The time has come where I need to start looking for jobs in the field of software development. These jobs require rigorous interview processes, which generally include some sort of coding assessment; in fact, I just took such a test only a couple days ago. I want to ensure that I will do the best that I can do during each assessment, while also continuously improving so that my performance will get better with each interview. This growth requires practice, practice, practice, which, conveniently, is the pattern that I will be discussing this week.

Practice, Practice, Practice, as the name of the pattern suggests, describes the ever-present need to keep up with skills and striving to improve upon current level of skill. One of the common challenges, though, is that an apprentice may only have the opportunity to practice in the workplace, so that there is a risk to make mistakes with potentially harmful effects. Apprentices should have the opportunity to practice techniques outside of this environment so that there is room to make mistakes. When there is the looming pressure of causing lasting damage should the on-the-job practice go wrong, it can definitely be stressful for the apprentice. This could result in a lack of learning from any mistakes made from the process. The whole point of practicing is to ultimately learn from it, and so it is imperative to separate practice from job training.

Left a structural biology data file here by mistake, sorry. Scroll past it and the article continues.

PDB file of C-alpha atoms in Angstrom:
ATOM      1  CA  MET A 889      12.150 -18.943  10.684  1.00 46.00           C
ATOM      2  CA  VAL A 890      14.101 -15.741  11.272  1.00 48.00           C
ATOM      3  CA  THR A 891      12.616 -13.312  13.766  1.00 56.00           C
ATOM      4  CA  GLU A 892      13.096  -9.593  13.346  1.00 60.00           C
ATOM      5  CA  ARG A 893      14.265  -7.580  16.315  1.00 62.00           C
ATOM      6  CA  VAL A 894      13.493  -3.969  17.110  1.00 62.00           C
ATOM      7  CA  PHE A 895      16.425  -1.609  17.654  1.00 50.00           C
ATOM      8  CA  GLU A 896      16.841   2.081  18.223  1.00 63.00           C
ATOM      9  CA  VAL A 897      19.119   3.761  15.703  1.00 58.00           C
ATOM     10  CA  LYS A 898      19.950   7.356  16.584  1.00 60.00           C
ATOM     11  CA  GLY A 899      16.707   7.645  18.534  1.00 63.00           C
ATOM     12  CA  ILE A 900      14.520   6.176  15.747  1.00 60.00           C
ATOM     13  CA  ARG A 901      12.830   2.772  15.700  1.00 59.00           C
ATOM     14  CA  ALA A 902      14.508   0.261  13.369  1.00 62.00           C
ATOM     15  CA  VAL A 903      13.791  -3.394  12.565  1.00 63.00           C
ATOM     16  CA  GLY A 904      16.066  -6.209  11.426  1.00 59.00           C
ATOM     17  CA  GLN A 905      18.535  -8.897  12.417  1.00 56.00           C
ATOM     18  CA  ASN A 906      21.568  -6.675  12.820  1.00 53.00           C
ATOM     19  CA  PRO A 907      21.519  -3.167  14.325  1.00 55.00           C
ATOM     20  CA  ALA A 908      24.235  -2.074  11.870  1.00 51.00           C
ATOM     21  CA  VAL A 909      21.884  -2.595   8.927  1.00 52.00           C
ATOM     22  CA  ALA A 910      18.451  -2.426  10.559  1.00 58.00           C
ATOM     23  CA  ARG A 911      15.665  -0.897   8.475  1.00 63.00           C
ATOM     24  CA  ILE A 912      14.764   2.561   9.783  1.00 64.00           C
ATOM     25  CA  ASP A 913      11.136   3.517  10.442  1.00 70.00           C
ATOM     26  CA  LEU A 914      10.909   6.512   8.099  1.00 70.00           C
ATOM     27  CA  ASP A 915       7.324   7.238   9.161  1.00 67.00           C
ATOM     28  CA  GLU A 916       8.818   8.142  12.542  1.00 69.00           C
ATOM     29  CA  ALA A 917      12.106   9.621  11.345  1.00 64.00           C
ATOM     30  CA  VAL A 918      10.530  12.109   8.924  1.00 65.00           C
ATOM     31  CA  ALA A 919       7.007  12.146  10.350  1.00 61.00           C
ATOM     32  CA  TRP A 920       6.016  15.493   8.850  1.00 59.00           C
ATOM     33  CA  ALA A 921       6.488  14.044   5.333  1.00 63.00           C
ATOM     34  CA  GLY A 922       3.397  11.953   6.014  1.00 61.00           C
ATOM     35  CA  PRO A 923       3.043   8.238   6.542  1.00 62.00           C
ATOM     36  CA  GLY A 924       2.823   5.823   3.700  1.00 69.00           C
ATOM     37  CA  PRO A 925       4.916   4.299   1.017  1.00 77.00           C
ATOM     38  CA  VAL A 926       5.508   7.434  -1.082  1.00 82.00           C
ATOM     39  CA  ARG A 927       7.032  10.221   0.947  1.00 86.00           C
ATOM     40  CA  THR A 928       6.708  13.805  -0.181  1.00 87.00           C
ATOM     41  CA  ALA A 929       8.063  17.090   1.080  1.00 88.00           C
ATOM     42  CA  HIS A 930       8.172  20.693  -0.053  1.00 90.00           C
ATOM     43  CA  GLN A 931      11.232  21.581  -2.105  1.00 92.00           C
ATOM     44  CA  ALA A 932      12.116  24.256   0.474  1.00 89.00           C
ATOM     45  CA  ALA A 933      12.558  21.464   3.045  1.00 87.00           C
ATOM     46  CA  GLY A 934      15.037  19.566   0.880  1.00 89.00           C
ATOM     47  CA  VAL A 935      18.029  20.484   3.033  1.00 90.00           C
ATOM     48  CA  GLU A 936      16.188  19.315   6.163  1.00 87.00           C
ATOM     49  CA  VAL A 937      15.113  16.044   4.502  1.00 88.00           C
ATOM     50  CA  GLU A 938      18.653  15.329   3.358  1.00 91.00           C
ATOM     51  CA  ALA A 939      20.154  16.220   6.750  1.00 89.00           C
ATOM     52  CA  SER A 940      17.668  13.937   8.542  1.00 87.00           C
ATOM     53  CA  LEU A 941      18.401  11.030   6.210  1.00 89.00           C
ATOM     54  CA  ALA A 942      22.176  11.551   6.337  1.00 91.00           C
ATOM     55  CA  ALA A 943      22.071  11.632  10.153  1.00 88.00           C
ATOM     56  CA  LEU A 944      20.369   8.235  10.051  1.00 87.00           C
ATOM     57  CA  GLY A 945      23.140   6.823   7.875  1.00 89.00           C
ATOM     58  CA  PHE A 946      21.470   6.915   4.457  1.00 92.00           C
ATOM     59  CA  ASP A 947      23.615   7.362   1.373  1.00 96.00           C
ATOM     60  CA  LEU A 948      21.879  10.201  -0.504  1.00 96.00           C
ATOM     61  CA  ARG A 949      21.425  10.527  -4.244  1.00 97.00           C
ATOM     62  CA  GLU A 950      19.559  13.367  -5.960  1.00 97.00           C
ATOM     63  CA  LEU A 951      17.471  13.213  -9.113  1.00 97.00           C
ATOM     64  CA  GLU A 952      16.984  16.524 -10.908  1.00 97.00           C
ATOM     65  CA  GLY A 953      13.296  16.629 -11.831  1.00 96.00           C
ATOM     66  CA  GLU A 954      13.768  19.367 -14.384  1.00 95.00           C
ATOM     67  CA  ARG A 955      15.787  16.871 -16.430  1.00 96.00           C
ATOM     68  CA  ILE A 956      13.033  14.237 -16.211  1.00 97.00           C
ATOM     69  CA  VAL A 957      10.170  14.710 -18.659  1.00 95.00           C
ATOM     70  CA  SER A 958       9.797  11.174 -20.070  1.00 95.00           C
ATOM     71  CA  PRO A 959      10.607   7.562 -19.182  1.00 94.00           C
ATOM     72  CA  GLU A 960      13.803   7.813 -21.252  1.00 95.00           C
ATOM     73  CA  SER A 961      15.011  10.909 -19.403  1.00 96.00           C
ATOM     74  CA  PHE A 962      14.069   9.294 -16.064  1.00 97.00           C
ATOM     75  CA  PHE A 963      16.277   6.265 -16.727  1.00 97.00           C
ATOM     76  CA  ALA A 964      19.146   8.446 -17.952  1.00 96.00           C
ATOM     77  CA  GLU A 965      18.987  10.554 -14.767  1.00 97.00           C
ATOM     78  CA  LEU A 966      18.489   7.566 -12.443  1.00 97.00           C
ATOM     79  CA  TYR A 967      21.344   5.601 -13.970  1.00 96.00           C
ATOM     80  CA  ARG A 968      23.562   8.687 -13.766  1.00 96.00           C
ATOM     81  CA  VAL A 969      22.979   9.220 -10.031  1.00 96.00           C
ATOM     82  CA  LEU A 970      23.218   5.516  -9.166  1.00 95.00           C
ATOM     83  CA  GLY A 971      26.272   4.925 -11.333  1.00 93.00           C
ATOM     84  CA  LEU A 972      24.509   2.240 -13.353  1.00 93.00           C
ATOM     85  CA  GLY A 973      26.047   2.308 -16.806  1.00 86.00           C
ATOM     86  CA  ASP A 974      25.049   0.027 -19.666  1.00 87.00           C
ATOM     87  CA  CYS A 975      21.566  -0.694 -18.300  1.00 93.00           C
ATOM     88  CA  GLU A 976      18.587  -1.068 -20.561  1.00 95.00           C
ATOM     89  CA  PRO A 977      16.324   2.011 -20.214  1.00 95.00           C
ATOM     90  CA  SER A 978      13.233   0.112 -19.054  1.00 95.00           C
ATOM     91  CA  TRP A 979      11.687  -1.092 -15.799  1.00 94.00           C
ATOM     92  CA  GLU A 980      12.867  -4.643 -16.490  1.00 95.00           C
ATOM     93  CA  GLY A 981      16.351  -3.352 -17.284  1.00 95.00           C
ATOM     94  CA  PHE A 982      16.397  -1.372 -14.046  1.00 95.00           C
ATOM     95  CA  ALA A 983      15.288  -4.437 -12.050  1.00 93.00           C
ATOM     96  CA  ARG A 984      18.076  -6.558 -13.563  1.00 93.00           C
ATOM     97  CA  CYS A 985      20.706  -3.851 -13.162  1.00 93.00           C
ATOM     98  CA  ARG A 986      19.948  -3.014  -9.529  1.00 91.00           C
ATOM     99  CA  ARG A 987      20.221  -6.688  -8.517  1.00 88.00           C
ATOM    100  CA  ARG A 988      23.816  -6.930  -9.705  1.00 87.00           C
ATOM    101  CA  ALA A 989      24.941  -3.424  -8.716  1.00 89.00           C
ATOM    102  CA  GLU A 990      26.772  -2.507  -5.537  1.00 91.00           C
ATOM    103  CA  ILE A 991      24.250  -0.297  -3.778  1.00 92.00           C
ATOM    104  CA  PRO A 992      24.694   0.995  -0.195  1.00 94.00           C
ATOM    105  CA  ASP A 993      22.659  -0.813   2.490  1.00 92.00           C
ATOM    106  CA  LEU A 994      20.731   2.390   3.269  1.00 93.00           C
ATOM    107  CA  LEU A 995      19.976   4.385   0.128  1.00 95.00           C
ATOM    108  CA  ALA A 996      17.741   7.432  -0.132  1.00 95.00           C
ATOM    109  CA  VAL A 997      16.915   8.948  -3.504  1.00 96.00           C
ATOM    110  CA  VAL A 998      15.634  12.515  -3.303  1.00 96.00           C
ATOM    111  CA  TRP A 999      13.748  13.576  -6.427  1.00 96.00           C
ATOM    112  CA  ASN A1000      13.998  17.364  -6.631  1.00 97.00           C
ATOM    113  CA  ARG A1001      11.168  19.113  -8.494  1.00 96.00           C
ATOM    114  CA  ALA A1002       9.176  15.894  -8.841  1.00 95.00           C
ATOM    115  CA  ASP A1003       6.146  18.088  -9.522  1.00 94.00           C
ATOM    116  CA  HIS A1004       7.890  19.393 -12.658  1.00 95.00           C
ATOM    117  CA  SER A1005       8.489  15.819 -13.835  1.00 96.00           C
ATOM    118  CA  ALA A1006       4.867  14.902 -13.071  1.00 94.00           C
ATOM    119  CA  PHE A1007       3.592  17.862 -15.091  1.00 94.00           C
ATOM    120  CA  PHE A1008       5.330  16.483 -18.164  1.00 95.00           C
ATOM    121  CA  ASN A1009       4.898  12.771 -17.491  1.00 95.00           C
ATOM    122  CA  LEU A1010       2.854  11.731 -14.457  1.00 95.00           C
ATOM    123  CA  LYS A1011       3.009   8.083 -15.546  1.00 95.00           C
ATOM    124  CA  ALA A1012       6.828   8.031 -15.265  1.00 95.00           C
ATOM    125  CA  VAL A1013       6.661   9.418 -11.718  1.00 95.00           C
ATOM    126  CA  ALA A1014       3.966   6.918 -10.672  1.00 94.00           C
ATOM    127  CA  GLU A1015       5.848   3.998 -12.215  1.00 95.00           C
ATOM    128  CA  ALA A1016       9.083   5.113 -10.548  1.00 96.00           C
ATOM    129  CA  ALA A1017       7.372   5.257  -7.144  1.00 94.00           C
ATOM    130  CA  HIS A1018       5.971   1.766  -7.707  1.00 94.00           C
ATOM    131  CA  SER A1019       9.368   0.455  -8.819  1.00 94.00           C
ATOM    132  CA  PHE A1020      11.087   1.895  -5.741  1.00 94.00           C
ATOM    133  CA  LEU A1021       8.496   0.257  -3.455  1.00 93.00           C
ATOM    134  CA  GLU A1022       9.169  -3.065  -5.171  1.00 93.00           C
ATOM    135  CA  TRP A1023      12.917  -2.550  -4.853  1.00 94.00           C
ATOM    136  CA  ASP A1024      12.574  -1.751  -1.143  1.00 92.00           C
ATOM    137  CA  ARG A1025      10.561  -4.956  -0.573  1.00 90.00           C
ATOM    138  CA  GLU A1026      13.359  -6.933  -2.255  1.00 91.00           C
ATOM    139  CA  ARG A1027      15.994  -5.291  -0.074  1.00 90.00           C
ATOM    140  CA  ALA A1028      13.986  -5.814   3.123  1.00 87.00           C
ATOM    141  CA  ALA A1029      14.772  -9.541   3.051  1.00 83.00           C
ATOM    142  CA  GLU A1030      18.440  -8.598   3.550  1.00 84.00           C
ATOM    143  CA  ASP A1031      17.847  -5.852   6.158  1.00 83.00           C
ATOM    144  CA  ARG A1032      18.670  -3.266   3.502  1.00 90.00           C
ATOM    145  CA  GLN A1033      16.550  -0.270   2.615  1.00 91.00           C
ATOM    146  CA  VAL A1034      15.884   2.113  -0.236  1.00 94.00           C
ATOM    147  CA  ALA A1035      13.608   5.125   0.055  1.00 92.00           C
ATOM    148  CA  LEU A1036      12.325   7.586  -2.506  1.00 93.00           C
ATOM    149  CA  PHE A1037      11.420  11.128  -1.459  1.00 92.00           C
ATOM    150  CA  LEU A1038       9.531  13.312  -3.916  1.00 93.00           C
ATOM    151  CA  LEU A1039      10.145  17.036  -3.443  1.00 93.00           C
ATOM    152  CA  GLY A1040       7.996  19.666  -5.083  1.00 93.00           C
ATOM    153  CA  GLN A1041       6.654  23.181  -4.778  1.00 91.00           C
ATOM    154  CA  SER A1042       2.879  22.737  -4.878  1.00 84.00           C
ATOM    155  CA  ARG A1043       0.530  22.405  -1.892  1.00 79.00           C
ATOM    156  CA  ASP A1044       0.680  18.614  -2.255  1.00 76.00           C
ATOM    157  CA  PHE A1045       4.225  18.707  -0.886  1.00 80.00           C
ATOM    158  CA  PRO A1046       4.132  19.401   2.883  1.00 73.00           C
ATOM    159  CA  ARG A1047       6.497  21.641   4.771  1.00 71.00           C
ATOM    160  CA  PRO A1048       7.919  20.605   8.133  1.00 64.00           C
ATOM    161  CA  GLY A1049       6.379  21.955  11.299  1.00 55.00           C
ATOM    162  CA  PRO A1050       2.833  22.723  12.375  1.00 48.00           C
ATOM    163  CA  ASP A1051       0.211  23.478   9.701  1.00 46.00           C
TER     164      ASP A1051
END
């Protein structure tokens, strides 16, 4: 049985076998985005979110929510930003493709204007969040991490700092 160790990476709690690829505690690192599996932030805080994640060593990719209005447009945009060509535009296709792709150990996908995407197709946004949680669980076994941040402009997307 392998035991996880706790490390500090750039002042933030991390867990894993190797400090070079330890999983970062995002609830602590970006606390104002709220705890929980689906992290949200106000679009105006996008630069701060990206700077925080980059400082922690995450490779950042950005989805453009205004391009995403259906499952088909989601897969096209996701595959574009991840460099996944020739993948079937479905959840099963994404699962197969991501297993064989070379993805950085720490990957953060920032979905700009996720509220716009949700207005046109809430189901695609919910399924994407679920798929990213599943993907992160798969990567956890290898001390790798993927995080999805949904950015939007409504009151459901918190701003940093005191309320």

I completely agree with the points discussed from this week’s apprenticeship pattern. It’s so important that I have the chance to make mistakes and learn from them, without having to worry about messing something up in my job’s overall system. It’s also important that I keep working on my skills in general. As I keep applying to development positions, I need to (and will) make sure that I maintain a level of consistency with my practice exercises. Using online tools such as code katas, as described in the apprenticeship pattern, as well as other resources, I have plenty of ways to implement high-quality patterns of practicing.

Thanks for reading!

From the blog CS@Worcester – Hi, I'm Kat. by Kat Law and used with permission of the author. All other rights reserved by the author.